Kirby's Adventure Thoughts.
Kirby's Adventure is a game I can't help but find myself riveted by.
It's joyful, silly, absurdist style mixes and mashes so well together that you suddenly find yourself in a world removed, a world different, a world far more lighthearted than the one we actually find ourselves in.
It's beautiful even as it's flawed. It's pure even as it's a knock-off of Super Mario Bros. It's something altogether unique and special, even as it's neither one of those things, not really at least.
Kirby's Adventure is a game I just constantly find myself wanting to play, a time machine to an experience I have no real nostalgia for, yet it remains something I am unmistakably nostalgic about. The music wafts through each stage and second of the game, lifting you up higher and higher on this cloud of whimsey and dreams. Kirby's Adventure is not the game for a cynic, not the game for those who dare not dream.
The game drips and oozes cheesy, some may even argue bad 90'sness. Unoriginal, shallow, and not as clever as the games it mimics, those people miss the point, it was never about that with Kirby. It's lighthearted, doesn't take itself too seriously
Kirby's Adventure is a game all about instilling a mood, a feeling within you. I can't help but think that even back in 1993 when the game released there was something nostalgic and special in it's existence. It came out at the very tail end of the NES life, long after the SNES had already come out. Yet, here came Kirby striding across the stage with something to say, with one last statement for the NES to offer up to the world.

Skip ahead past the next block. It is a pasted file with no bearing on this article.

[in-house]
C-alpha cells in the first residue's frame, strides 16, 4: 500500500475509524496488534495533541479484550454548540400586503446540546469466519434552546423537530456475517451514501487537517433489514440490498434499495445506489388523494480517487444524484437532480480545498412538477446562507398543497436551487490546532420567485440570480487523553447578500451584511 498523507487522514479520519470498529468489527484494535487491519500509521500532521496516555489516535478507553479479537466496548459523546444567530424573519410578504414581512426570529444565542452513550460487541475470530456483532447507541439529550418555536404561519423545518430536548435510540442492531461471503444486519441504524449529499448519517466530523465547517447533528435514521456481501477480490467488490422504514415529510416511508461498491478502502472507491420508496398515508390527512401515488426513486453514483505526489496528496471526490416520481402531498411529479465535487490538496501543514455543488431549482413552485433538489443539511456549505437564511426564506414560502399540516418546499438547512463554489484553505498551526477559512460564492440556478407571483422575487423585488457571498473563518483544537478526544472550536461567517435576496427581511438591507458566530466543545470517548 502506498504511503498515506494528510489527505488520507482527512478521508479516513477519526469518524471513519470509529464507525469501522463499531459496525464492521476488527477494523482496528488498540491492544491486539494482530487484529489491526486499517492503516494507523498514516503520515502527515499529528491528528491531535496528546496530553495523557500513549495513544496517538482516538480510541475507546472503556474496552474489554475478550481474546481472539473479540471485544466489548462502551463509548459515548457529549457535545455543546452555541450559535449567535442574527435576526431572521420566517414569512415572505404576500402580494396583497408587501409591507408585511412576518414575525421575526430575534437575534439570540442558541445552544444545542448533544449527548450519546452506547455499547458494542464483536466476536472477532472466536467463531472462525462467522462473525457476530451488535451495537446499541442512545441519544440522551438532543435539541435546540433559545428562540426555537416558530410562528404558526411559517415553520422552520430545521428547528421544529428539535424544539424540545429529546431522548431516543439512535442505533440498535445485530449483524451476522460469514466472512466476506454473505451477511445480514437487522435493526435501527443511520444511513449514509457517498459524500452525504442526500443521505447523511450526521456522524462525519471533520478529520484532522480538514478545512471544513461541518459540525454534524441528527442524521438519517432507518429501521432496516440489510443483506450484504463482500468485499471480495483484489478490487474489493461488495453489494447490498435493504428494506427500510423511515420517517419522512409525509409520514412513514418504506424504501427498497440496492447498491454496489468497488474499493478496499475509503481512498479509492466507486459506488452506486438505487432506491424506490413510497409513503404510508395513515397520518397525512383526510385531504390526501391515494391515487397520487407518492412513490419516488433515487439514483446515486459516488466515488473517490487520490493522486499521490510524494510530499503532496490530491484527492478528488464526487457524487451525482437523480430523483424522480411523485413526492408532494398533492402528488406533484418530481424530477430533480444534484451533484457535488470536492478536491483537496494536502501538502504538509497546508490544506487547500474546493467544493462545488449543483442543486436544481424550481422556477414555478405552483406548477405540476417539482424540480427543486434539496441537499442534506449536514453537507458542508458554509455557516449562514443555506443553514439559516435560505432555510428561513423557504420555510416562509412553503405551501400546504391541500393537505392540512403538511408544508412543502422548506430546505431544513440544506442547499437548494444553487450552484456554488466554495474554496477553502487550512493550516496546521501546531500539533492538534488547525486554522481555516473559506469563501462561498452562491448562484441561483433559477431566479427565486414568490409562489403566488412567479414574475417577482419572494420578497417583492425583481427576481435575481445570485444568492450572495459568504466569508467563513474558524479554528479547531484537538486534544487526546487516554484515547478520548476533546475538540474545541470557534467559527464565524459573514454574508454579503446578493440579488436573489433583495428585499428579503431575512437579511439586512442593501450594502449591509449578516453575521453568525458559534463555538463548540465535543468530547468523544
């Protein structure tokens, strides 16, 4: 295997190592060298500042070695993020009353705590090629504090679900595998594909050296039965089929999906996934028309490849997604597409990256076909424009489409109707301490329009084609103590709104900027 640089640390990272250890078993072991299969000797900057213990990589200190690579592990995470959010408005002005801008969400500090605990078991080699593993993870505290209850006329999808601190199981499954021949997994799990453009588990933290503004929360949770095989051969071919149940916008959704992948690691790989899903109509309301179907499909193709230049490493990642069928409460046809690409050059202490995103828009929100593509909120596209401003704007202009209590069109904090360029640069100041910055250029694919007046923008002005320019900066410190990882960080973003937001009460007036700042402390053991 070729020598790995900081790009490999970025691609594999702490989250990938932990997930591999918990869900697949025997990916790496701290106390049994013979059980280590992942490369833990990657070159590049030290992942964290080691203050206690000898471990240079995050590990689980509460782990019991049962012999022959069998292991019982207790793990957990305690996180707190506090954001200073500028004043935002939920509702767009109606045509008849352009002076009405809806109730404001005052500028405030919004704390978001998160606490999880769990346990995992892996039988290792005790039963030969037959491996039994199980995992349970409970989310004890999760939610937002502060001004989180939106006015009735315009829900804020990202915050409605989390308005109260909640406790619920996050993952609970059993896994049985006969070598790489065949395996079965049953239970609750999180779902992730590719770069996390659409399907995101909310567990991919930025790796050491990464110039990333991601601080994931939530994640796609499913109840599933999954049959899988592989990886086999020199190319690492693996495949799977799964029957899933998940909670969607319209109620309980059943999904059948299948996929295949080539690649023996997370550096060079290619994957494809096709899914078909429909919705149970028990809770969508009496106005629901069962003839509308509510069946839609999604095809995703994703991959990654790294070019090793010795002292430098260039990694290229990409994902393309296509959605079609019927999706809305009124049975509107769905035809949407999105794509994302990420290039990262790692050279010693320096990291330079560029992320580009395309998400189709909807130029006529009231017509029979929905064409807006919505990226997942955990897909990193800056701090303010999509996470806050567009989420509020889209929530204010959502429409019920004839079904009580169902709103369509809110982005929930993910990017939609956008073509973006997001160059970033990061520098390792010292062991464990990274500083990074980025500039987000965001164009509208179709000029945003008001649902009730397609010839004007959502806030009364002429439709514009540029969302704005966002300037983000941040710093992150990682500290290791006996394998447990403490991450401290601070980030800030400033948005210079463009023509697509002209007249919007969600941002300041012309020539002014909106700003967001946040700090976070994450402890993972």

The seven main stages of Kirby's Adventure float by like a storybook, the entire experience tugs on the stings and cords of childhood. Bright colors fill it all, the game doesn't really challenge you for much of it's experience. It's a world of silly, fantastical creatures and goofy not threatening baddies. Nothing wrong happens in the world of Kirby, not really.
It's about the mood, it's about that feeling of looking out your window at 3 o'clock on a Tuesday in spring and just savoring that moment, it's nothing, it's fleeting, it's meaningless but of course, it's not really. Then you snap back and play a game for the next three hours. It's plowing ahead through Vegetable Valley, Ice Cream Island, and Grape Garden, it's joy that's what it is, but it's happy sad. This isn't 1993 or 2001 or any other date in your youth. You've grown, you're older now, they say wiser, I suppose that's true too.
Yet, that window remains. That image of looking out on that meaningless Tuesday in the midst of spring remains. You've got school in the morning, some homework assignment that will never get done lays somewhere around you. Your siblings are gone, your parents aren't home from work yet. It's just you, just your friends, just this moment looking out the window for a nanosecond, when this was everything in your world. Then you were back to playing the game, back to trading bad jokes, half truths, and bullshit rumors with your friends.
It's this false memory that Kirby's Adventure plays into so well. Kirby wasn't and never will be as good a game as Mario. It will never match Bioshock or Zelda. Mechanically, from a gameplay perspective the game is merely good, hardly remarkable, hardly anything special.
I never played Kirby's Adventure as a kid, yet at the same time, of course I did. Because it's not the game, it's the experience, it's the feelings, it's the memories. It's the window on the bottom floor of a seemingly random house in a farm town in the bottom of Missouri. It's the Tuesday at 3 o'clock in spring, when I looked up for just a second. That's what Kirby's Adventure does so well, those memories, those feelings are what it cares about, are what it's after.
And so I looked away, back to the TV in front of me here in 2017, and I played.
It was a Tuesday in spring when I beat Kirby's Adventure, it was 3 o'clock. Outside the sun danced off the glass of the window.